A group of Democratic U.S. senators is calling on the European Union to impose economic pressure on a Russian businessman and certain businesses over concerns of potential foreign interference as the U.S. presidential election nears.
The senators urged the EU in a March 12 letter to step up economic isolation of Yevgeny Prigozhin, a Russian oligarch with alleged ties to Russian President Vladimir Putin, and the Wagner Group, a Russian security company that the senators say is tied to Mr. Prigozhin.
“We know that Mr. Prigozhin and his associated firms remain actively engaged in spreading malign influence,” wrote the senators, including Senate Majority Leader Chuck Schumer (D., N.Y.) and Robert Menendez (D., N.J.), who is the ranking member on the Senate Foreign Relations Committee.
They said concerns about potential threats weren’t limited to the U.S. and asked the EU to take steps to constrain Mr. Prigozhin and companies they say are connected to him that “pose a threat to western security interests and to our democratic institutions.”
Mr. Prigozhin was blacklisted by the U.S. Treasury Department in 2018 for alleged involvement in interference with U.S. elections and for his alleged financing of the Internet Research Agency LLC. The IRA, a St. Petersburg, Russia-based entity that the Treasury alleged tampered with or altered information to meddle in the 2016 U.S. elections, was also blacklisted in 2018. The Treasury imposed sanctions on the Wagner Group in 2017, alleging that the company recruited and sent soldiers to fight alongside separatists in eastern Ukraine.
Efforts to reach Mr. Prigozhin, the Wagner Group and the IRA for comment weren’t successful. Lawyers that have represented Concord Management and Consulting LLC, which the Treasury said is controlled by Mr. Prigozhin and provided funding to the IRA, didn’t respond to requests for comment. The Kremlin and Mr. Prigozhin have previously denied the U.S.’s allegations. A spokesman for Mr. Prigozhin has previously said Mr. Prigozhin has no relationship to the Wagner Group.
“A number of Washington politicians stop at nothing to aggravate Russian-American interstate relations,” Nikolay Lakhonin, press secretary for the Russian embassy in Washington, said in a statement. “With their attacks on Russia and our people, they pursue only their own selfish interests in the run-up to the next election campaign. We consider unacceptable their attempts to drag the EU states into another scam.”
Mr. Prigozhin and the IRA, along with other Russian citizens and companies, were indicted in 2018 on charges of engaging in a widespread effort to interfere in the 2016 presidential election as part of special counsel Robert Mueller’s wide-ranging probe.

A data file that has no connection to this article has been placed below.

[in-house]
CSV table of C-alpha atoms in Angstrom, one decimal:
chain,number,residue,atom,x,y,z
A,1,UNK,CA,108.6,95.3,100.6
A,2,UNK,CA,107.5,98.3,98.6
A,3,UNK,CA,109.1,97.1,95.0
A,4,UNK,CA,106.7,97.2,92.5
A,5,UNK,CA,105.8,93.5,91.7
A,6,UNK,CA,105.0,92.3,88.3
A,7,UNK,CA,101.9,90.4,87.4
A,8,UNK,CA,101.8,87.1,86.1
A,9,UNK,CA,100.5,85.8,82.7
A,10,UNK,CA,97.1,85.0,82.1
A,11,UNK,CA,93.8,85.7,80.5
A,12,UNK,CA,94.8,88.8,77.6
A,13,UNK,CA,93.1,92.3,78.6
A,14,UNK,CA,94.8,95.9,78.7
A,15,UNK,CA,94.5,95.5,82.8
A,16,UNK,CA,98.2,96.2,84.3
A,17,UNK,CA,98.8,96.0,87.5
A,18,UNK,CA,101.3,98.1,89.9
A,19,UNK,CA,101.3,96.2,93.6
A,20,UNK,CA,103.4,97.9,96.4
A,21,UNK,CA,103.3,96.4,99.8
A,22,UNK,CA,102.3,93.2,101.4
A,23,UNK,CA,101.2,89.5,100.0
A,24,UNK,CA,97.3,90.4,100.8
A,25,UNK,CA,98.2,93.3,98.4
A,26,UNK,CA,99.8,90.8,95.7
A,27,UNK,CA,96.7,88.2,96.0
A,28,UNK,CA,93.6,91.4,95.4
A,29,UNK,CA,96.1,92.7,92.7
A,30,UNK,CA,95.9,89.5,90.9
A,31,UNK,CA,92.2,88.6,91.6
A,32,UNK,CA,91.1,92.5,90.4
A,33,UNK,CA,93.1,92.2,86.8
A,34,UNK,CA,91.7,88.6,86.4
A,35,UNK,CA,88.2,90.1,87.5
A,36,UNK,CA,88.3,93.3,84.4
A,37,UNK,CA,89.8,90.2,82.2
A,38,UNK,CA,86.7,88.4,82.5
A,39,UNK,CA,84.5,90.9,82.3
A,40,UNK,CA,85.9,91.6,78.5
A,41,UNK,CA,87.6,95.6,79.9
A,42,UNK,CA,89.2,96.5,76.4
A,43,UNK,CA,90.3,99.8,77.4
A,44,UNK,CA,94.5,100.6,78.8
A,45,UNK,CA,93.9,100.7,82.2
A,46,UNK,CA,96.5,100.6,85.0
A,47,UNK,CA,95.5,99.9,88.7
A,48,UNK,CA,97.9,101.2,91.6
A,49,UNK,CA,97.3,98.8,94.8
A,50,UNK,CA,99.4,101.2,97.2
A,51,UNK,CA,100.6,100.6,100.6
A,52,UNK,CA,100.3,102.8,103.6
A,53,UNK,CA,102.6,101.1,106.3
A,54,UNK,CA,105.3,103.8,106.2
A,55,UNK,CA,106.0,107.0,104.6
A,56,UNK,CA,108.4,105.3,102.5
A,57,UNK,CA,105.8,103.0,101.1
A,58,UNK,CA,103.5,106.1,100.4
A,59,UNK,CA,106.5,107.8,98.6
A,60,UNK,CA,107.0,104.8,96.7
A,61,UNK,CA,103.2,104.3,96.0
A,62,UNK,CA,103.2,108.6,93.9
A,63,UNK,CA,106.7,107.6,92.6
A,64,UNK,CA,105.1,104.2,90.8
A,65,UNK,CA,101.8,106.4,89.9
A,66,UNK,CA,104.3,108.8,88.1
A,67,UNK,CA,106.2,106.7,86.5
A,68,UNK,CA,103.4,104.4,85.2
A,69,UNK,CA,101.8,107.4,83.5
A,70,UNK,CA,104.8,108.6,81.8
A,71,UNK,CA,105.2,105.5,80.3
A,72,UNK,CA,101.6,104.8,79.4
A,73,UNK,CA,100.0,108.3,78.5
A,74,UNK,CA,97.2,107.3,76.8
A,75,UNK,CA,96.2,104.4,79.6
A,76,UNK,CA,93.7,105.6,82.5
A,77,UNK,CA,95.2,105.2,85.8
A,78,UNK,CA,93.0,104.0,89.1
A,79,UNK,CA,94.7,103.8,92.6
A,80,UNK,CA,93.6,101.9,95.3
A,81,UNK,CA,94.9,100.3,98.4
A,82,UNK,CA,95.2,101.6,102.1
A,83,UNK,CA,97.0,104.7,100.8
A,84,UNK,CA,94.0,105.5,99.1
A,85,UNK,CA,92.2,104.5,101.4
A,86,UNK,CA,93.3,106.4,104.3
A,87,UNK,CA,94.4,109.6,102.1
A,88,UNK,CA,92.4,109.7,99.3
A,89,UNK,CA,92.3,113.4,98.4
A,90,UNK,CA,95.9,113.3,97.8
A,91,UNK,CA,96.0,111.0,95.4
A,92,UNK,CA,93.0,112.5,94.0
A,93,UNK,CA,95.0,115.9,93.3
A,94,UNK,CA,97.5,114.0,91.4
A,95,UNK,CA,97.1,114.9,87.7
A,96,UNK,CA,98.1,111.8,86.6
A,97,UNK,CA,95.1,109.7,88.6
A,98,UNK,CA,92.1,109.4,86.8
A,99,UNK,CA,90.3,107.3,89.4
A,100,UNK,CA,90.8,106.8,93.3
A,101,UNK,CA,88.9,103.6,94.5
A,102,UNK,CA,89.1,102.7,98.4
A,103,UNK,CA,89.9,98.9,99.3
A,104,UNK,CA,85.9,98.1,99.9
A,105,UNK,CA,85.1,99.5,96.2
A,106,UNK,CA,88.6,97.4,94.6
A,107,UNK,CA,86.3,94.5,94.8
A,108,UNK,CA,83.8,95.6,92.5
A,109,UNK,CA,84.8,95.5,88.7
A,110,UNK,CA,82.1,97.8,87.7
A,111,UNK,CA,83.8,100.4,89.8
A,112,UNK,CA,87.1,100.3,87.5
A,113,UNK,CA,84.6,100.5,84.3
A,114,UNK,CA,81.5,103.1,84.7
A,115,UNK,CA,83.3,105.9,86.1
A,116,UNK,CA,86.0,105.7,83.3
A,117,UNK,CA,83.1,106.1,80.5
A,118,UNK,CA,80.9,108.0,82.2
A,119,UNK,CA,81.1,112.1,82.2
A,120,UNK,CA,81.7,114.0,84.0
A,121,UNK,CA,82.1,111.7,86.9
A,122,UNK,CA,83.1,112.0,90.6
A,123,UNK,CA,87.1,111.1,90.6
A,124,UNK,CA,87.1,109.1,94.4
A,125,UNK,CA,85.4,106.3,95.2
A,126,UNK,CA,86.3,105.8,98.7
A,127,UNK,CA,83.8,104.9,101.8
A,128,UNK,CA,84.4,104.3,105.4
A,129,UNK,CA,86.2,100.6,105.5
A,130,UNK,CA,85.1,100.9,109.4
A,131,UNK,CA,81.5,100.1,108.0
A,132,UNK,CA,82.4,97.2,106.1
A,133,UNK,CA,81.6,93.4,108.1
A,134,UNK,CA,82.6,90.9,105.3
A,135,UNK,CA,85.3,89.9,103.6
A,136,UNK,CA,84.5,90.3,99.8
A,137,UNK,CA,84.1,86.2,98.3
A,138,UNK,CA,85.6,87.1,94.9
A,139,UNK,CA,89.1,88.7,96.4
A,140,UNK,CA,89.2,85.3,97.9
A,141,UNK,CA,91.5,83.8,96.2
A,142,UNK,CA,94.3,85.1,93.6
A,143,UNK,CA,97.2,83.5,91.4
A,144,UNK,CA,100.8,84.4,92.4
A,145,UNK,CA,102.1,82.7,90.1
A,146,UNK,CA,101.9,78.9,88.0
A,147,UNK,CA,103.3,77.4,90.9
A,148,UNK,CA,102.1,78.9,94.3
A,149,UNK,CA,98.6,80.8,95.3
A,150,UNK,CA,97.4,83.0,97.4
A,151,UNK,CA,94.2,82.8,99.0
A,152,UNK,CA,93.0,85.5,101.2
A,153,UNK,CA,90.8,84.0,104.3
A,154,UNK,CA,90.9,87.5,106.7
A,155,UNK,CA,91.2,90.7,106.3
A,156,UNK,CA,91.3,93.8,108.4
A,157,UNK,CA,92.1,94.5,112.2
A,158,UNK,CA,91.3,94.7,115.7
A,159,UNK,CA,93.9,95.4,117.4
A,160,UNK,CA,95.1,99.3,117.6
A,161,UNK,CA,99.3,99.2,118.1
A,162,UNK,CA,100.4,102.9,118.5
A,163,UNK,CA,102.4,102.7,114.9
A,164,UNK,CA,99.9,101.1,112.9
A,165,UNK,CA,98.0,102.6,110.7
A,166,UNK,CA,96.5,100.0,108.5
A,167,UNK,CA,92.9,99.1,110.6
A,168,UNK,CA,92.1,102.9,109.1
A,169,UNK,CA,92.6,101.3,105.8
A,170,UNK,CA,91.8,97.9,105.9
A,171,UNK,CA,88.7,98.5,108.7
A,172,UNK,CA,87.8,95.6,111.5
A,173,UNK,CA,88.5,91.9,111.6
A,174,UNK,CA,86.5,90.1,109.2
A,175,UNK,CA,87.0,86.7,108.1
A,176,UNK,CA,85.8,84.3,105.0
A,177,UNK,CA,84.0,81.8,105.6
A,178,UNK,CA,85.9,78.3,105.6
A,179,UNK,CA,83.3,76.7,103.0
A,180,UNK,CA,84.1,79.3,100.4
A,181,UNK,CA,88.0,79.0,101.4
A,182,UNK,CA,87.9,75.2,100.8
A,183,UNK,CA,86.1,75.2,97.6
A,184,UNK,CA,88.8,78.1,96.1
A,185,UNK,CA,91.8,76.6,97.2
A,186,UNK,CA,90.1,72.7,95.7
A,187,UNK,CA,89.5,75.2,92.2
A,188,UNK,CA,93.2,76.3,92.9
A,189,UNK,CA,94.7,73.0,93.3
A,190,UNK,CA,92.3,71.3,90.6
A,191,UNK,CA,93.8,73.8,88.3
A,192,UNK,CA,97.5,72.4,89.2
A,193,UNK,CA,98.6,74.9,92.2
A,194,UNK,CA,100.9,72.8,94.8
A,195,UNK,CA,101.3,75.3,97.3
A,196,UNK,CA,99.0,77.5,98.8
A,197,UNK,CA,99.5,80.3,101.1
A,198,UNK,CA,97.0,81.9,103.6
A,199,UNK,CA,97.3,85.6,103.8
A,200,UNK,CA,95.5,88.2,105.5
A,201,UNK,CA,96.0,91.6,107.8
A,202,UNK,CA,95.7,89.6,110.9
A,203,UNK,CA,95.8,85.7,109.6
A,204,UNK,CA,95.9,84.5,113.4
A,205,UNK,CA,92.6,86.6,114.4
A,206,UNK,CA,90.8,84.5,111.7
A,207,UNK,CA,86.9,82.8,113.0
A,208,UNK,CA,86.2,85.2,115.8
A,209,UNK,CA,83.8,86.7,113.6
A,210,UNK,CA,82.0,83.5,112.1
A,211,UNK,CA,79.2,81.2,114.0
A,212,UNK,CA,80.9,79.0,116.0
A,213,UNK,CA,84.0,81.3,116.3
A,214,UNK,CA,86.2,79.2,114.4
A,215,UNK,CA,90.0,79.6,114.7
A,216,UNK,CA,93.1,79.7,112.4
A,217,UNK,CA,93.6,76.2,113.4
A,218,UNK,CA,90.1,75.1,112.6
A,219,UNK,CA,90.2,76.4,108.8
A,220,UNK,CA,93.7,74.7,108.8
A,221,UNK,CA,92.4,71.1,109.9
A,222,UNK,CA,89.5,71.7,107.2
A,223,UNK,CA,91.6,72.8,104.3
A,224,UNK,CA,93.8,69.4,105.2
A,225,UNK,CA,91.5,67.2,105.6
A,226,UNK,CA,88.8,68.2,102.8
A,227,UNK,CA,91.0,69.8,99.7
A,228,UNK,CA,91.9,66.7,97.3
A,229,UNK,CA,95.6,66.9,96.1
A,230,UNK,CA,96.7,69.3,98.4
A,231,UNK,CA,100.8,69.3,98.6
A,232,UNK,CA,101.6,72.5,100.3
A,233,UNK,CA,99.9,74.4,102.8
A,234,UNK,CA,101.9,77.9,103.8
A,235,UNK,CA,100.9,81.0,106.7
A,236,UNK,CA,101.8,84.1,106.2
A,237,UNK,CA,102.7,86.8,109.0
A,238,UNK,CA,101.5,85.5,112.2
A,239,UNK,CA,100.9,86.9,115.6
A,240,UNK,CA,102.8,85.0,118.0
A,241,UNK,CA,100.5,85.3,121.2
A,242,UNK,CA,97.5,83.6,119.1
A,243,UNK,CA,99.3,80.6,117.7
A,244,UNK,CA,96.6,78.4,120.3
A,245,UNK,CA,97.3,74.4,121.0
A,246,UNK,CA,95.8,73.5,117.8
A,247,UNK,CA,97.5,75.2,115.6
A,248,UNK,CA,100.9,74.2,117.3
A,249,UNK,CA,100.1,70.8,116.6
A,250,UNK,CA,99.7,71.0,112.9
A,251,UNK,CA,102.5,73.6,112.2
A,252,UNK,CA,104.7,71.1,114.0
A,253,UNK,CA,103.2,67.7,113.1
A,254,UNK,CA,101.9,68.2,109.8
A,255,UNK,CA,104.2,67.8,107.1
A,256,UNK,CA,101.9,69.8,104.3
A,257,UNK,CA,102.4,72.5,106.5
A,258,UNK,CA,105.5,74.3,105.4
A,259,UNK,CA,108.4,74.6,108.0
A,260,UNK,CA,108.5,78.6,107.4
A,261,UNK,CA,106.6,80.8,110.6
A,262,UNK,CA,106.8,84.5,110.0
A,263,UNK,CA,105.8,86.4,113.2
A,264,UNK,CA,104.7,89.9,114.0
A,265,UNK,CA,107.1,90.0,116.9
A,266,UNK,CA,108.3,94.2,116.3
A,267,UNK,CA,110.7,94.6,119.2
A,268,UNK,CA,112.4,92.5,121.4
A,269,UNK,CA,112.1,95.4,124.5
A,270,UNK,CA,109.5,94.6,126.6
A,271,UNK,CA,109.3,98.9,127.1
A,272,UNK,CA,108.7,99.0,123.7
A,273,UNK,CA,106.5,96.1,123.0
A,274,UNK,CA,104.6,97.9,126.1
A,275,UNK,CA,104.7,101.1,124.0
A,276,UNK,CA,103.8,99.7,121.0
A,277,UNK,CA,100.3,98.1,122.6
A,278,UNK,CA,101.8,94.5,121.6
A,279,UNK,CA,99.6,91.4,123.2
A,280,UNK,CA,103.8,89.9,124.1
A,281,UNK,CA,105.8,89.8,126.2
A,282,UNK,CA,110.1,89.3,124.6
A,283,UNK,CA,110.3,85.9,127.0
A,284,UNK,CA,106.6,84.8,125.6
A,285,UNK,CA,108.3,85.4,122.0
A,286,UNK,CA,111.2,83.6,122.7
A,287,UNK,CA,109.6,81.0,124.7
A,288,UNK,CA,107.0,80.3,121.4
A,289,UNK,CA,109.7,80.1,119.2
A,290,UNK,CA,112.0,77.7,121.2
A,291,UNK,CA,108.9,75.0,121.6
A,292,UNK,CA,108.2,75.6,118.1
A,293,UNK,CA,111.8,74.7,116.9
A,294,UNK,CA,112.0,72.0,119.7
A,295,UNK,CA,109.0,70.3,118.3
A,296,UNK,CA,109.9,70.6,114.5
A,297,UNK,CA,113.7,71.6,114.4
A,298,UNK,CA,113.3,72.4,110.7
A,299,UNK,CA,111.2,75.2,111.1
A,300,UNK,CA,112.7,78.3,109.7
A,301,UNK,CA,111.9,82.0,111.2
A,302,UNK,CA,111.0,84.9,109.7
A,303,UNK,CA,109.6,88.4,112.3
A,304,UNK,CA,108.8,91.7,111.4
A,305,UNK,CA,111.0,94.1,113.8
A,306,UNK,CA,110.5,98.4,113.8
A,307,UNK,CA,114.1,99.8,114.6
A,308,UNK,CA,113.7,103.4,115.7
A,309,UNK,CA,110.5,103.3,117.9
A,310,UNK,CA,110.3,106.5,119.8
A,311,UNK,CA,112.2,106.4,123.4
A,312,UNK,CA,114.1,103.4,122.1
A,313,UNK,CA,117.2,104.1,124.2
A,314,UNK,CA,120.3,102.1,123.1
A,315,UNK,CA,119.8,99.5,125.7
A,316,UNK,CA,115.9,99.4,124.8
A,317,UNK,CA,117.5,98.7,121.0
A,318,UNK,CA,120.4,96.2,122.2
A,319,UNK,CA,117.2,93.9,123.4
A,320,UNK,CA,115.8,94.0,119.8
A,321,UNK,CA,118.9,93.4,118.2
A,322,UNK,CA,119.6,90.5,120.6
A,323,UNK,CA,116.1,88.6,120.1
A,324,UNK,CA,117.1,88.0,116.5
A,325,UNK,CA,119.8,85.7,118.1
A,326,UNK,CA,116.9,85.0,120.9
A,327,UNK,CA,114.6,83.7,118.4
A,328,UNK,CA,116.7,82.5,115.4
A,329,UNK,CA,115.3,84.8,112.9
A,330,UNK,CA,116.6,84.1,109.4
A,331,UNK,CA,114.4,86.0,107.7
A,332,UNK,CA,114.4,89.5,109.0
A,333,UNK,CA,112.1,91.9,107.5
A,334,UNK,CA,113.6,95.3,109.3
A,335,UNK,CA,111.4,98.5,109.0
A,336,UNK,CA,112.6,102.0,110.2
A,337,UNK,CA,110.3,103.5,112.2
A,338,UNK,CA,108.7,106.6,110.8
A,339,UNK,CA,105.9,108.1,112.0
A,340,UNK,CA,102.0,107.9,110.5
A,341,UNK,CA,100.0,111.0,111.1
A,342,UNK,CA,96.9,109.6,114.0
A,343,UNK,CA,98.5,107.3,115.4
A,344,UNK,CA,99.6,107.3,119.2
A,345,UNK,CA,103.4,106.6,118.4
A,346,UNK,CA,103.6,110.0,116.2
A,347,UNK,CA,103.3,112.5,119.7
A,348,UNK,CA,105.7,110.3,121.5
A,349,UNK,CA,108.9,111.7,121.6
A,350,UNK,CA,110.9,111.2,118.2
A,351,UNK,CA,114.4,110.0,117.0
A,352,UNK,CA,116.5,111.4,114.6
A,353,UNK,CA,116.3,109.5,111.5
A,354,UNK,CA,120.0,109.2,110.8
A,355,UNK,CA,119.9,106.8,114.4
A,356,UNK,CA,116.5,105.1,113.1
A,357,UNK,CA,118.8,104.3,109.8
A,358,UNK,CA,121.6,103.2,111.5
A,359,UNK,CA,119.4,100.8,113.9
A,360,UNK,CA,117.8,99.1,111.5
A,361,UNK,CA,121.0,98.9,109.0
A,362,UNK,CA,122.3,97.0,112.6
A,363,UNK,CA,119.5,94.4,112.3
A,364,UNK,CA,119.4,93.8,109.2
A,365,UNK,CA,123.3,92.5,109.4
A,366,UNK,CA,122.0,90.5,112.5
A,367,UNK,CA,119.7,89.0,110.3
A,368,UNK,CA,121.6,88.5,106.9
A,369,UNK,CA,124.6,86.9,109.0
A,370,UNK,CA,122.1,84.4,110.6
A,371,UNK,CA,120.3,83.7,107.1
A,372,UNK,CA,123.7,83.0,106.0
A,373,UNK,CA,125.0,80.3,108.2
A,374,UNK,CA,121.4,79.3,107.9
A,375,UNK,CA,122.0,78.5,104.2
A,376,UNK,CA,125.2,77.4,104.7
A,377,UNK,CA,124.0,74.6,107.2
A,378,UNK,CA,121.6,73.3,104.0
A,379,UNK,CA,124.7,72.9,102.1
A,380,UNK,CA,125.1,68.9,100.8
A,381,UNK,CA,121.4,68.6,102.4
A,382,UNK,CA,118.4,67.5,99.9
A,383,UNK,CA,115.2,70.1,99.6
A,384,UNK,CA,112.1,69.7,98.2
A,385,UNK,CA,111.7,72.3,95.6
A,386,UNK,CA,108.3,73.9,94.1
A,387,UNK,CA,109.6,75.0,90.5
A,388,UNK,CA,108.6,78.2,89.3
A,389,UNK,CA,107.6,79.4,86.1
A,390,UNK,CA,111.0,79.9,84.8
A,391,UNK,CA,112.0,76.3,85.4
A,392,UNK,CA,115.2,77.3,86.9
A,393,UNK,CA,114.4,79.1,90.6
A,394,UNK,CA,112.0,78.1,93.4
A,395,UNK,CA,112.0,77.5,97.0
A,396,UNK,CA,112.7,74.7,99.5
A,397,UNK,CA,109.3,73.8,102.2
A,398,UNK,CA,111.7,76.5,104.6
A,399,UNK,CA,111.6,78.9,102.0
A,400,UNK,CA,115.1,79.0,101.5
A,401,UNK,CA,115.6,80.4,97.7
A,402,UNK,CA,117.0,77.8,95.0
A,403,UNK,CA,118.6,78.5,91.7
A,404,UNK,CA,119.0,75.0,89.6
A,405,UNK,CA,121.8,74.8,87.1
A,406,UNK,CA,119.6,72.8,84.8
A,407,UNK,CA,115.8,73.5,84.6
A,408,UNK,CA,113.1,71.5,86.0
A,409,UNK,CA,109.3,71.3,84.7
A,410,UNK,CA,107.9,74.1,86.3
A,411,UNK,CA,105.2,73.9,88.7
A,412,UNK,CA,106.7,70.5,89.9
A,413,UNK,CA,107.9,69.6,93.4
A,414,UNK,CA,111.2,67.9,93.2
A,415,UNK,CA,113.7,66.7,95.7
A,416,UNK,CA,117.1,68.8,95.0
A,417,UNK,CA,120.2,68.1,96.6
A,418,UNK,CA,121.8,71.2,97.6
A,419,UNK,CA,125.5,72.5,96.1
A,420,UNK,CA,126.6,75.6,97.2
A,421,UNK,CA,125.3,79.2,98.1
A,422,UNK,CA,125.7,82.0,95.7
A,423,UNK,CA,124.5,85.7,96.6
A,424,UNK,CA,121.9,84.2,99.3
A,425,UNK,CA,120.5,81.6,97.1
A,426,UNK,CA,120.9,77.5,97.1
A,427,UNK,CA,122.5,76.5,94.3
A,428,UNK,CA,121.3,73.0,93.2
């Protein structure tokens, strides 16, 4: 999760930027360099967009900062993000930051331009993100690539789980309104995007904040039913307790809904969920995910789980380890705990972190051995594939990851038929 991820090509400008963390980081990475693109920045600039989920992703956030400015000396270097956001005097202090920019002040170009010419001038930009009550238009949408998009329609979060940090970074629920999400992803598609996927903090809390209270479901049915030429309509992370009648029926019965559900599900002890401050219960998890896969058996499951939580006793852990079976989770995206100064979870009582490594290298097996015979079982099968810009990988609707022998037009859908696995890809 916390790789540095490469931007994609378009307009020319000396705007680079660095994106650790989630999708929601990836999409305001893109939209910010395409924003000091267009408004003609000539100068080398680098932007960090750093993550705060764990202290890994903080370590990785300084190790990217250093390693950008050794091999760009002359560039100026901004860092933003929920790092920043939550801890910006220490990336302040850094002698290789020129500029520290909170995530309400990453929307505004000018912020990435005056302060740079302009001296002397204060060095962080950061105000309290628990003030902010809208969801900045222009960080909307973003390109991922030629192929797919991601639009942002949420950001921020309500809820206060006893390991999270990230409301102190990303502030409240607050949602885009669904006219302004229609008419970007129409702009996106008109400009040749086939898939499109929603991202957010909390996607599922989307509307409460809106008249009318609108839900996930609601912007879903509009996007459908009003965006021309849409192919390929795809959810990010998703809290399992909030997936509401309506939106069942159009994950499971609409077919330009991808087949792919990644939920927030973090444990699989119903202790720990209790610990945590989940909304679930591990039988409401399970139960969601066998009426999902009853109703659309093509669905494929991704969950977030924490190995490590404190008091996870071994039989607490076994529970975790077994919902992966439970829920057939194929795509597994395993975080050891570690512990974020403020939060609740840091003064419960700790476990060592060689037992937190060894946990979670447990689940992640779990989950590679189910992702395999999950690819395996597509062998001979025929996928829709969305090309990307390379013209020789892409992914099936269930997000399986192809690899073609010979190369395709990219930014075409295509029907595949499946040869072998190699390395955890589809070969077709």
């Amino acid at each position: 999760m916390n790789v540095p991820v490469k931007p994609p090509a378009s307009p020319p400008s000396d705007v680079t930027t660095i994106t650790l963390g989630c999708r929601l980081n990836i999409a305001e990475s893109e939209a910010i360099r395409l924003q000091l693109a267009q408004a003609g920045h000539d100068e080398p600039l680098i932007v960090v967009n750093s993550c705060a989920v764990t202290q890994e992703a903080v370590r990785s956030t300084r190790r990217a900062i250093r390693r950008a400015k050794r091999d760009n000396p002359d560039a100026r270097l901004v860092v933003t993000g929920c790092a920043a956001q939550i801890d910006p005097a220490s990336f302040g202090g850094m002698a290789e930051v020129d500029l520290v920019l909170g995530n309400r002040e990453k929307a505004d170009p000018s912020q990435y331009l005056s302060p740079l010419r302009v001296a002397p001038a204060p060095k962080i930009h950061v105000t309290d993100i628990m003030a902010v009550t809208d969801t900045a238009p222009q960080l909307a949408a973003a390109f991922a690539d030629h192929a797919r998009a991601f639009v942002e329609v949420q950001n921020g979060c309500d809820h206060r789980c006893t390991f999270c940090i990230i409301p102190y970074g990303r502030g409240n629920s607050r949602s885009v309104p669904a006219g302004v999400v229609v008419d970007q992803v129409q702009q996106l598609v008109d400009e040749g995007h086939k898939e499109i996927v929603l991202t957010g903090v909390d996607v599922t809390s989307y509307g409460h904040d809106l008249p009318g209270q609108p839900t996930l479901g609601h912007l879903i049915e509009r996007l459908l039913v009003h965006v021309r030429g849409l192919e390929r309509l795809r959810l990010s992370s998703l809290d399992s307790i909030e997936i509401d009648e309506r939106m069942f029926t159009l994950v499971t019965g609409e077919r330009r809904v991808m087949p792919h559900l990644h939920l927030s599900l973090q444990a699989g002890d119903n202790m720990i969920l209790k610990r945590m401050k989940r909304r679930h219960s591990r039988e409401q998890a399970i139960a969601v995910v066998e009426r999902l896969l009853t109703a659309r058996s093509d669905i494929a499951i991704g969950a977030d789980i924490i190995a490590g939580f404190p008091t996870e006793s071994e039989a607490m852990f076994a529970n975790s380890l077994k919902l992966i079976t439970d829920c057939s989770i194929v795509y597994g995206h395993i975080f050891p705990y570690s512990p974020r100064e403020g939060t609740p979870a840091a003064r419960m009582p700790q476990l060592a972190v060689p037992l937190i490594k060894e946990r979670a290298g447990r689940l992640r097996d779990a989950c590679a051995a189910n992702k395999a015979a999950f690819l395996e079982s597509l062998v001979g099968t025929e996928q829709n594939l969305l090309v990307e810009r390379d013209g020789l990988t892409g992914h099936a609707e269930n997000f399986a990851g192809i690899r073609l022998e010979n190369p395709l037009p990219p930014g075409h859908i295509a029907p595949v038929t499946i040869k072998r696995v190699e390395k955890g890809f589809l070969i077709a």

Mr. Prigozhin has acted as an agent of the Kremlin’s security interests around the world through Wagner, according to the letter, which was addressed to Stavros Lambrinidis, the EU’s ambassador to the U.S.
“The effectiveness of the U.S. sanctions regime is only as strong as our multilateral alliances,” the senators wrote. “Our ability to punish, deter and put pressure on Prigozhin and respond forcefully to his malign behavior would be significantly enhanced by the active participation of the EU.”
In addition to Sens. Schumer and Menendez, the letter was signed by Sen. Sherrod Brown (D., Ohio), ranking member of the Senate Committee on Banking, Housing, and Urban Affairs; Sen. Jack Reed (D., R.I.) ranking member of the Senate Armed Services Committee; and Sen. Mark Warner (D., Va.), the top Democrat on the Senate Intelligence Committee.
“EU restrictive measures are decided by the Council (EU member states) acting by unanimity, and they are kept under constant review,” an EU official said in a statement. “Any decision to impose restrictive measures on individuals, entities or groups is for the Council to take.”
The Senate’s foreign relations committee in December passed a bipartisan bill introduced by Sen. Lindsey Graham (R., S.C.) that would allow the U.S. to levy more sanctions on Russian entities and individuals in response to the Russian government’s activities abroad, including alleged interference in the U.S. elections. The Defending American Security from Kremlin Aggression Act of 2019 is awaiting consideration by the full Senate.
The Senate Democrats’ letter followed another letter that Sens. Menendez, Schumer and Brown sent to Secretary of State Mike Pompeo and Treasury Secretary Steven Mnuchin in February. That letter demanded new sanctions on the Russian government and individuals acting on its behalf for alleged efforts to interfere in the 2020 U.S. election.
Spokeswomen for the Treasury Department and the State Department declined to comment, citing a policy of not commenting on correspondence.
U.S. lawmakers often send these kinds of letters to agencies such as the Treasury’s Office of Foreign Assets Control, which implements U.S. sanctions, and other parts of the U.S. government, said Michael Dobson, of counsel at law firm Morrison & Foerster LLP and previously a senior sanctions policy adviser at OFAC.
But it is somewhat unusual to send a letter directly to the EU, he said. “It’s nice to see Congress go directly to the EU to push for trans-Atlantic unity, to stay at pace with us,” Mr. Dobson said.
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